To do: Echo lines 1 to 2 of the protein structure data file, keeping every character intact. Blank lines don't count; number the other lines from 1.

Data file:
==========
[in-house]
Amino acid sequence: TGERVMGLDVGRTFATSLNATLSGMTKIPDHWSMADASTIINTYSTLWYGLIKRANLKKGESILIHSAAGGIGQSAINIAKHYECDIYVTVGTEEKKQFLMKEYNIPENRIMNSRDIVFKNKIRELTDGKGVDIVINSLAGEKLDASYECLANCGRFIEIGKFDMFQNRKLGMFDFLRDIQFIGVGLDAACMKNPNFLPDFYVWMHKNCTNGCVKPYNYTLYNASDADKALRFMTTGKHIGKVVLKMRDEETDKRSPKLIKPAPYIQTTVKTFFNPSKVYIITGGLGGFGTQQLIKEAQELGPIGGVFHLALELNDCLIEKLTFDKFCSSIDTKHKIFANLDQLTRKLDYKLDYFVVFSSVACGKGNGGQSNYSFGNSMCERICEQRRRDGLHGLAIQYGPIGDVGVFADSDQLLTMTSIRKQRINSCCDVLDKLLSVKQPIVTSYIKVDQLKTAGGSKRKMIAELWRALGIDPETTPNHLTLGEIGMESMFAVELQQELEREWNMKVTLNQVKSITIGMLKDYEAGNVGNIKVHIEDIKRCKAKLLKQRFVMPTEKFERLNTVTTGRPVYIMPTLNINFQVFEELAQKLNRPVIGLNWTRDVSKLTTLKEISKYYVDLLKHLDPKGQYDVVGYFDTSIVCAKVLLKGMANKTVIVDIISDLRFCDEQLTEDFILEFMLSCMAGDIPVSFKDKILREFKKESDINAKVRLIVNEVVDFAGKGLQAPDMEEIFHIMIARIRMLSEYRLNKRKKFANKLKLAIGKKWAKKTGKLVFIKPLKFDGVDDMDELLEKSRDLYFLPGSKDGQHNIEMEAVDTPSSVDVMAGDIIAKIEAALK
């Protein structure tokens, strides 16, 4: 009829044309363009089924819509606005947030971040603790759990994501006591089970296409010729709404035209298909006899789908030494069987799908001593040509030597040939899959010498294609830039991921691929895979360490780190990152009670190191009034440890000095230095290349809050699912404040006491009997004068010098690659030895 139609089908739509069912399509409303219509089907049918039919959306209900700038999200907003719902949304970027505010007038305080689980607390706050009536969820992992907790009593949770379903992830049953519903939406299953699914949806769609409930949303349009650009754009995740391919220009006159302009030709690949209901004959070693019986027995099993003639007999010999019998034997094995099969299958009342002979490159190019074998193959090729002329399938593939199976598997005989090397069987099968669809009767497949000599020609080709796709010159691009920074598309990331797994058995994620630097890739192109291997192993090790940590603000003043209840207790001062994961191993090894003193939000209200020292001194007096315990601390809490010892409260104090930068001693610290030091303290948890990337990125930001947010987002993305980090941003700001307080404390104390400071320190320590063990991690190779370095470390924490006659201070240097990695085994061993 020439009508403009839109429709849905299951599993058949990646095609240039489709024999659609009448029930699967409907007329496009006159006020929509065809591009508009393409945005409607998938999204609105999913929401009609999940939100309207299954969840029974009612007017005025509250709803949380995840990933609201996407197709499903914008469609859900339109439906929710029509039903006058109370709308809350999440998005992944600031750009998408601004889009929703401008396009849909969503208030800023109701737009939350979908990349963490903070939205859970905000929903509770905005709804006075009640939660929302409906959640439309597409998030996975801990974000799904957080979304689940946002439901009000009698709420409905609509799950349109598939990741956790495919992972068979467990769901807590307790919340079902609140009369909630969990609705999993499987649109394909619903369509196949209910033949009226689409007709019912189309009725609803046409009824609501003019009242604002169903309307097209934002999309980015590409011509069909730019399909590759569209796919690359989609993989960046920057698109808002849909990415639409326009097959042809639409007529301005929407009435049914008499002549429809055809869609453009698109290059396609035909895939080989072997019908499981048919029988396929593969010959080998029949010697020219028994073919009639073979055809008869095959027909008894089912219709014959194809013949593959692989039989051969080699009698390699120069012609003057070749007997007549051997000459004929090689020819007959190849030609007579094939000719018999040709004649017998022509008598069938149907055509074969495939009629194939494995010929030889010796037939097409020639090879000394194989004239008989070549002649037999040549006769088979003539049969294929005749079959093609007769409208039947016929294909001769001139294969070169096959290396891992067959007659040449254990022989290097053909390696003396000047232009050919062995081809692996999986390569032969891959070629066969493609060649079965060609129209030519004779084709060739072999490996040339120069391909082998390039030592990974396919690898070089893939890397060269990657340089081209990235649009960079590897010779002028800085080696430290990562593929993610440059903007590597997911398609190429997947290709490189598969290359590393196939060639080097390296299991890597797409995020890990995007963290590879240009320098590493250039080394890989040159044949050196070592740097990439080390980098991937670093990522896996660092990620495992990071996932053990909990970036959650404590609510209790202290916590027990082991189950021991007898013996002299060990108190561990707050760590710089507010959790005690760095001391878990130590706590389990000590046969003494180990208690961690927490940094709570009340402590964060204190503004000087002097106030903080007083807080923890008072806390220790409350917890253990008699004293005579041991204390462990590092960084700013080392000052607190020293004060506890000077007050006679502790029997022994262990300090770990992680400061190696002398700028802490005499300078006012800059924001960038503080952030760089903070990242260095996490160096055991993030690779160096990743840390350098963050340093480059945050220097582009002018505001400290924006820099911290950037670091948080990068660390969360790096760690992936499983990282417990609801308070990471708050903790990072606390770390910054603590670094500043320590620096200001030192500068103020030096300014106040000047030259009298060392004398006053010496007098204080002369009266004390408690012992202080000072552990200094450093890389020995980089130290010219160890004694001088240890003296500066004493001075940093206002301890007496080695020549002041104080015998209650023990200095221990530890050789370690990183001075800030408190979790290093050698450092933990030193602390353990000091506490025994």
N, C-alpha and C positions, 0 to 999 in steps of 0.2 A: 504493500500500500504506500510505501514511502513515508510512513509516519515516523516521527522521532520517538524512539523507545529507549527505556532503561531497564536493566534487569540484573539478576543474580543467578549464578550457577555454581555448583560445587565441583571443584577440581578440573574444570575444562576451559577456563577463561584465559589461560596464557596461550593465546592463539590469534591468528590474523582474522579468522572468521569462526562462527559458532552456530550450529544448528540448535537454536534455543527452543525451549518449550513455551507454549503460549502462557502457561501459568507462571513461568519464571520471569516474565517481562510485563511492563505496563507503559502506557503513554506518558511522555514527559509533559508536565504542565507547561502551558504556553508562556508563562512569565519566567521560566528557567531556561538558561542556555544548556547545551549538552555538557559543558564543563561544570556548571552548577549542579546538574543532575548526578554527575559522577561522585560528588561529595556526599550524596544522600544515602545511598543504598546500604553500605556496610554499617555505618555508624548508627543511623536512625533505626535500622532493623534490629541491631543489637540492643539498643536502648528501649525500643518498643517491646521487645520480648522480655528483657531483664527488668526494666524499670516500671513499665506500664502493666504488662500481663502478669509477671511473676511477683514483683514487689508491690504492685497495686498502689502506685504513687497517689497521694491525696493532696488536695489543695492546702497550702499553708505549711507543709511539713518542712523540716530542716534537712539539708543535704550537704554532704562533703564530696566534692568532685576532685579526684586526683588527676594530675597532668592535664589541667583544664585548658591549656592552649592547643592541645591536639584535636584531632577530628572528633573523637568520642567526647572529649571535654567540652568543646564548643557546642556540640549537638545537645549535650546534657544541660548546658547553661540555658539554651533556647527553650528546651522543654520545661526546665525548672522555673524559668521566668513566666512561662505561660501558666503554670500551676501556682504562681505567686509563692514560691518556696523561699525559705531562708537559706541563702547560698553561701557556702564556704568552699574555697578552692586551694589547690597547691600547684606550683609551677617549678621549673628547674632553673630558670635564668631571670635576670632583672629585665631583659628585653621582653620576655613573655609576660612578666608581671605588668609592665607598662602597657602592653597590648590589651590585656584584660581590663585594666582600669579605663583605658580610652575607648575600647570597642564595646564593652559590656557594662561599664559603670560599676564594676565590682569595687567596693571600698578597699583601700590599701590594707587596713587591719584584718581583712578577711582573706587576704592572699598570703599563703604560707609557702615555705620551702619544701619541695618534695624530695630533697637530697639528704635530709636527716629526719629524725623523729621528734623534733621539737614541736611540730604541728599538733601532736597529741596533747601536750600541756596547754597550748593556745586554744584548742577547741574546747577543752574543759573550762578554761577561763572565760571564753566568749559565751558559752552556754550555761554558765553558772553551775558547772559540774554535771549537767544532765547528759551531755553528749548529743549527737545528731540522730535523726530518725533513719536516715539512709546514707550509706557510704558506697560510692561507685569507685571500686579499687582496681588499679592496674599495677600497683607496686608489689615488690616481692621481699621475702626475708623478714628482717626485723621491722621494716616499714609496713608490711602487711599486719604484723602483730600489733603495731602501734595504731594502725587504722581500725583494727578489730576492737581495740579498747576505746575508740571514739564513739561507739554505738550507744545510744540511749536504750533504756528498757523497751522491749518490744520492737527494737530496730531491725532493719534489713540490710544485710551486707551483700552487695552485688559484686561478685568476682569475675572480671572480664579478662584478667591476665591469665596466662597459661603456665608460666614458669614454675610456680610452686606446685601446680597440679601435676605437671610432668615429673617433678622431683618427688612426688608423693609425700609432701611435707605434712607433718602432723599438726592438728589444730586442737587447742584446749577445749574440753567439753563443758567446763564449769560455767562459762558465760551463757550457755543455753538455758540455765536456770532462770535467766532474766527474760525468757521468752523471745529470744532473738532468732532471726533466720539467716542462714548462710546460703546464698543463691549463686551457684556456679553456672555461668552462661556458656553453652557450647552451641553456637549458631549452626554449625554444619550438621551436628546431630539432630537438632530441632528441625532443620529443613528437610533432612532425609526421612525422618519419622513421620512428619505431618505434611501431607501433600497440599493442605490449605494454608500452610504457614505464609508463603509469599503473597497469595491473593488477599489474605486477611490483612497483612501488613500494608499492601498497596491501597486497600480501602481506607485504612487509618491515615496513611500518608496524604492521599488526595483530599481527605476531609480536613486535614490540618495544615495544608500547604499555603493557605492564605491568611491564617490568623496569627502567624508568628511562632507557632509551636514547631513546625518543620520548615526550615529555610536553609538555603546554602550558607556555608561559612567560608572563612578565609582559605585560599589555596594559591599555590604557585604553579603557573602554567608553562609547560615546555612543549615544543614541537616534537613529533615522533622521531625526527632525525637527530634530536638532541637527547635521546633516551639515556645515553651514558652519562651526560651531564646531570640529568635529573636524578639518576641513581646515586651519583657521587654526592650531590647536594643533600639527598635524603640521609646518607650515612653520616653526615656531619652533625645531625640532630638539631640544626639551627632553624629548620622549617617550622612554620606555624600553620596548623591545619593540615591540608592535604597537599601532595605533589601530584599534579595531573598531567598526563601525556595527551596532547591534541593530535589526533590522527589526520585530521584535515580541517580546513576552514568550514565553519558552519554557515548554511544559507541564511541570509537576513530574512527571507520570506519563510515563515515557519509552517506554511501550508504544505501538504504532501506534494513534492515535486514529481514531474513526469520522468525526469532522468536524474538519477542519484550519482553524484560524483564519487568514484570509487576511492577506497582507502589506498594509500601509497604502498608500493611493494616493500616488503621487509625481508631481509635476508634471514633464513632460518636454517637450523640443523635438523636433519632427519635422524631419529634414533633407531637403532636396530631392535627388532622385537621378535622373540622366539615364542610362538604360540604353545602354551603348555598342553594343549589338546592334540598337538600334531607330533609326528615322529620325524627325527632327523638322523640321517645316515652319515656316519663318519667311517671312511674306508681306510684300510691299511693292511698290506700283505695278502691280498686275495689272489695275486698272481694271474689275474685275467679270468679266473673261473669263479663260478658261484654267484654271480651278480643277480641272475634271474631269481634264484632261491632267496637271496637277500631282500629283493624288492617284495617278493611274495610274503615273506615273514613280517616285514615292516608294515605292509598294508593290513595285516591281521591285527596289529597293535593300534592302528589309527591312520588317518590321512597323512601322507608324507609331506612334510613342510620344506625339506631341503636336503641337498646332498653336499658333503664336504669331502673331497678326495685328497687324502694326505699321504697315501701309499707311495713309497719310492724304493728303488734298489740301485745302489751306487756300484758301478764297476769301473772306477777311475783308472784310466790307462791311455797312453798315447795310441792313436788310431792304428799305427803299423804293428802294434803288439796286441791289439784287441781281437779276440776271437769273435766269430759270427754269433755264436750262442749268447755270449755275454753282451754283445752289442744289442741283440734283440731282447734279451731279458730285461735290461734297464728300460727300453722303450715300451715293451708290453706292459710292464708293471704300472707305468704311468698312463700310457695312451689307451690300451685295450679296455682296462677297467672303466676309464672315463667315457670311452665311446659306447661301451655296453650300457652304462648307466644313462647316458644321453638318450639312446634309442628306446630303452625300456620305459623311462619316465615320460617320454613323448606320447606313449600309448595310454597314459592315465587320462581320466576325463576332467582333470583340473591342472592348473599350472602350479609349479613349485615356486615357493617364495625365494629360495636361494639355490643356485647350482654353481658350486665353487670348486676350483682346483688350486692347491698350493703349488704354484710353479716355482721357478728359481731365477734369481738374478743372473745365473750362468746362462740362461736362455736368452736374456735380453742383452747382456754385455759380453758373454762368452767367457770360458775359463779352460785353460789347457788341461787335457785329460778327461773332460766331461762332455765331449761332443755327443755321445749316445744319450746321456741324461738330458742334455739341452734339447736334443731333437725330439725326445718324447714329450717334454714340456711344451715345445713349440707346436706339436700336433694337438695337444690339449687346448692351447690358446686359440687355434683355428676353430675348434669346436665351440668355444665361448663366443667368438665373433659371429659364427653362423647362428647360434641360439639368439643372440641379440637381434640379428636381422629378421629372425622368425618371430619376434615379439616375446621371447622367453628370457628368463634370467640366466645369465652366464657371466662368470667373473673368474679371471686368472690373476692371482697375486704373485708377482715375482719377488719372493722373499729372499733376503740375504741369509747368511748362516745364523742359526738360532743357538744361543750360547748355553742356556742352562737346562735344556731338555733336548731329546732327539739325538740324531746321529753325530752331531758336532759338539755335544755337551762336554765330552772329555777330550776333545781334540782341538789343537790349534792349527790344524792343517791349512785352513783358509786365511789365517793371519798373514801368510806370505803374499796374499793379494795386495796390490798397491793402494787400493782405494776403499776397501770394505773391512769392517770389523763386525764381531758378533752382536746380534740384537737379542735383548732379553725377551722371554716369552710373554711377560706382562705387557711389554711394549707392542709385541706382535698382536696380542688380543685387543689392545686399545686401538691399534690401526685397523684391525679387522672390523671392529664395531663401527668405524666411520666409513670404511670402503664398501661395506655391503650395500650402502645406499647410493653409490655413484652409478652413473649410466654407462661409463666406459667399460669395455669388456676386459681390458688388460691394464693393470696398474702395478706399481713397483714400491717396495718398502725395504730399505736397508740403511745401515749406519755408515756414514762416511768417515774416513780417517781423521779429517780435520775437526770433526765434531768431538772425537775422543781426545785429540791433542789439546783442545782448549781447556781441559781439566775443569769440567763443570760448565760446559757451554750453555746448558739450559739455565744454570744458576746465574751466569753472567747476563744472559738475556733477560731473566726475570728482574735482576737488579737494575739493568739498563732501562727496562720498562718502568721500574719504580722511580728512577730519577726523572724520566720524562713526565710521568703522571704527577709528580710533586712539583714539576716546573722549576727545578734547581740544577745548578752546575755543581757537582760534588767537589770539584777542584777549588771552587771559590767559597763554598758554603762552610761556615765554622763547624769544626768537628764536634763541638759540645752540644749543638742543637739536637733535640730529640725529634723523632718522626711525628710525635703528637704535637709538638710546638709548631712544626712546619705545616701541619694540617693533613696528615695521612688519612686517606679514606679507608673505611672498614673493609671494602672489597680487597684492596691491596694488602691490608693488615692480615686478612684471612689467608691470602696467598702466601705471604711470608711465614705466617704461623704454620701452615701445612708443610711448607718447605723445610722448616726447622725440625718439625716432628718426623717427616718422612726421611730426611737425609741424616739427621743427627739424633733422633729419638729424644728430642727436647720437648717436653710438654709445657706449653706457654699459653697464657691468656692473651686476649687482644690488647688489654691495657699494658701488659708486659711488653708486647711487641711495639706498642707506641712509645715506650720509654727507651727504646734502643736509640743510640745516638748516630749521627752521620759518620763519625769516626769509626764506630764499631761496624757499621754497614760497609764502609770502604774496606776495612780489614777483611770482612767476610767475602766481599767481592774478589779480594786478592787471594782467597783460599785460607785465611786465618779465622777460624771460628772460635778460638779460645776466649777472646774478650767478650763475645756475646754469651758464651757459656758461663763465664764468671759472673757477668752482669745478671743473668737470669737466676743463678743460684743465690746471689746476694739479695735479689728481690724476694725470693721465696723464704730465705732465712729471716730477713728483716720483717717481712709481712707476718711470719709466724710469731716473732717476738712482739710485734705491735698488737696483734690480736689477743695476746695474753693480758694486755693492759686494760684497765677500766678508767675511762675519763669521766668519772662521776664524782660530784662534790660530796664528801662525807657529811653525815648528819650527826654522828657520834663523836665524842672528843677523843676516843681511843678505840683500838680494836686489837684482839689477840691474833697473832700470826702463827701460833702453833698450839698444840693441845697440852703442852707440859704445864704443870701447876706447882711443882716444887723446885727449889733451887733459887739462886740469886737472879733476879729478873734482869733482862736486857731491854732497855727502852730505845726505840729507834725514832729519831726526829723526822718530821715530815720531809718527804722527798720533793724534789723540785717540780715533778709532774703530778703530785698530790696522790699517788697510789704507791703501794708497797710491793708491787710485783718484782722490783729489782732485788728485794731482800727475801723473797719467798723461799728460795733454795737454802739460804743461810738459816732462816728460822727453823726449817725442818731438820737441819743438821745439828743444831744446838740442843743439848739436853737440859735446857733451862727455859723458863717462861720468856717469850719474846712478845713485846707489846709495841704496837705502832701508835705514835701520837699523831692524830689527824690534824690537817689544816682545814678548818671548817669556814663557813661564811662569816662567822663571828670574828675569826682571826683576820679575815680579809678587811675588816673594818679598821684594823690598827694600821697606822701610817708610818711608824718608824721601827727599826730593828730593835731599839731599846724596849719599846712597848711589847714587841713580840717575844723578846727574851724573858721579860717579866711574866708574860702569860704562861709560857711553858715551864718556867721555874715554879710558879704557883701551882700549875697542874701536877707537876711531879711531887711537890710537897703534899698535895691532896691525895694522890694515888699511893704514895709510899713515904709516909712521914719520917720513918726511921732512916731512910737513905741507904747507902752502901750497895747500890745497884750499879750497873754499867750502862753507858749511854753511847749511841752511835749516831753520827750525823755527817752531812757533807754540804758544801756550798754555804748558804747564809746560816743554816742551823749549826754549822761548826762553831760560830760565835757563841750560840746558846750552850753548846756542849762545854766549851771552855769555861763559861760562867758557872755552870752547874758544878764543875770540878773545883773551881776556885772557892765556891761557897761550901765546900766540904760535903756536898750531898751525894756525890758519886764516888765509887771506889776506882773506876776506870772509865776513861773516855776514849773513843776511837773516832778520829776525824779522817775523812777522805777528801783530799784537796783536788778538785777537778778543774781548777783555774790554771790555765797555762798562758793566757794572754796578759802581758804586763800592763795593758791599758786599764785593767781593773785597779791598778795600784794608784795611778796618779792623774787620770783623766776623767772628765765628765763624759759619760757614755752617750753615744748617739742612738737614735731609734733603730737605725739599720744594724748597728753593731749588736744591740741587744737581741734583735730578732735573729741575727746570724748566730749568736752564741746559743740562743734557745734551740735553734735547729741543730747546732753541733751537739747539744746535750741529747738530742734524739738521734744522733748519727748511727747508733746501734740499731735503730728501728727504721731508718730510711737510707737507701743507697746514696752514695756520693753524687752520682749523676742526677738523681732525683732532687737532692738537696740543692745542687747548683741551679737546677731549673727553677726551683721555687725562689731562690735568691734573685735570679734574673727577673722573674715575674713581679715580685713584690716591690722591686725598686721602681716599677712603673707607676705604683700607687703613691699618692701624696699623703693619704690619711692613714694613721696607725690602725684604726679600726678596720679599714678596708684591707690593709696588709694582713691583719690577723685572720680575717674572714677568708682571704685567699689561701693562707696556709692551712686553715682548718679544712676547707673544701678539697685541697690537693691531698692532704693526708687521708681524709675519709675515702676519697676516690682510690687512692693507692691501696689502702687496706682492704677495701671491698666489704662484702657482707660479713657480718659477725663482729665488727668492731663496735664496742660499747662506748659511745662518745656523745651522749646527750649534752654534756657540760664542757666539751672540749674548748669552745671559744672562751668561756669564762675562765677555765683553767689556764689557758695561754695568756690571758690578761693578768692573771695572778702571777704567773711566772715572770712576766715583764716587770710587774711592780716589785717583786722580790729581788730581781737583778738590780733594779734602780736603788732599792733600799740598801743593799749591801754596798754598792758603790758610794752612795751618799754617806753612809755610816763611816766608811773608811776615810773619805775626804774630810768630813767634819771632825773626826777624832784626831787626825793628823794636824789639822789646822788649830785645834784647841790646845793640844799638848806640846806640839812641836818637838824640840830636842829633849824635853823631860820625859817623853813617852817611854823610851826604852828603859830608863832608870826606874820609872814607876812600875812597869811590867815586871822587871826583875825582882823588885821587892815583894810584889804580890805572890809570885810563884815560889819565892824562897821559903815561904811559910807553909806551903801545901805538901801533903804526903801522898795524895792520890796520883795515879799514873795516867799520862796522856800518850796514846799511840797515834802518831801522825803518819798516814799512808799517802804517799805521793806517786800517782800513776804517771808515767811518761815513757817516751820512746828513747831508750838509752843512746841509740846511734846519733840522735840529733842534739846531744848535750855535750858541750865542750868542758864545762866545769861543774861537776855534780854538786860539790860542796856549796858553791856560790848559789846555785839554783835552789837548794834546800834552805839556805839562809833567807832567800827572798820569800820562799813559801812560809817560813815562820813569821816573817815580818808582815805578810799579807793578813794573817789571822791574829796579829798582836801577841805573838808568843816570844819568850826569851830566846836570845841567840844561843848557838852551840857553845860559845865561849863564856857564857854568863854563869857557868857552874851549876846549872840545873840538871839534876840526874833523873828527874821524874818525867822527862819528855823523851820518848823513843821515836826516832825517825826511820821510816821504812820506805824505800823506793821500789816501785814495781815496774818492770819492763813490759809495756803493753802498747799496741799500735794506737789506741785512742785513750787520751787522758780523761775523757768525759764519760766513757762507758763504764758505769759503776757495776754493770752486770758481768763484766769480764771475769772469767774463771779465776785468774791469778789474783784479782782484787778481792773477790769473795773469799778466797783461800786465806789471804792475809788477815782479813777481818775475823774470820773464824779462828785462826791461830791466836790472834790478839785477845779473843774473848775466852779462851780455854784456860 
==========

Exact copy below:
[in-house]
Amino acid sequence: TGERVMGLDVGRTFATSLNATLSGMTKIPDHWSMADASTIINTYSTLWYGLIKRANLKKGESILIHSAAGGIGQSAINIAKHYECDIYVTVGTEEKKQFLMKEYNIPENRIMNSRDIVFKNKIRELTDGKGVDIVINSLAGEKLDASYECLANCGRFIEIGKFDMFQNRKLGMFDFLRDIQFIGVGLDAACMKNPNFLPDFYVWMHKNCTNGCVKPYNYTLYNASDADKALRFMTTGKHIGKVVLKMRDEETDKRSPKLIKPAPYIQTTVKTFFNPSKVYIITGGLGGFGTQQLIKEAQELGPIGGVFHLALELNDCLIEKLTFDKFCSSIDTKHKIFANLDQLTRKLDYKLDYFVVFSSVACGKGNGGQSNYSFGNSMCERICEQRRRDGLHGLAIQYGPIGDVGVFADSDQLLTMTSIRKQRINSCCDVLDKLLSVKQPIVTSYIKVDQLKTAGGSKRKMIAELWRALGIDPETTPNHLTLGEIGMESMFAVELQQELEREWNMKVTLNQVKSITIGMLKDYEAGNVGNIKVHIEDIKRCKAKLLKQRFVMPTEKFERLNTVTTGRPVYIMPTLNINFQVFEELAQKLNRPVIGLNWTRDVSKLTTLKEISKYYVDLLKHLDPKGQYDVVGYFDTSIVCAKVLLKGMANKTVIVDIISDLRFCDEQLTEDFILEFMLSCMAGDIPVSFKDKILREFKKESDINAKVRLIVNEVVDFAGKGLQAPDMEEIFHIMIARIRMLSEYRLNKRKKFANKLKLAIGKKWAKKTGKLVFIKPLKFDGVDDMDELLEKSRDLYFLPGSKDGQHNIEMEAVDTPSSVDVMAGDIIAKIEAALK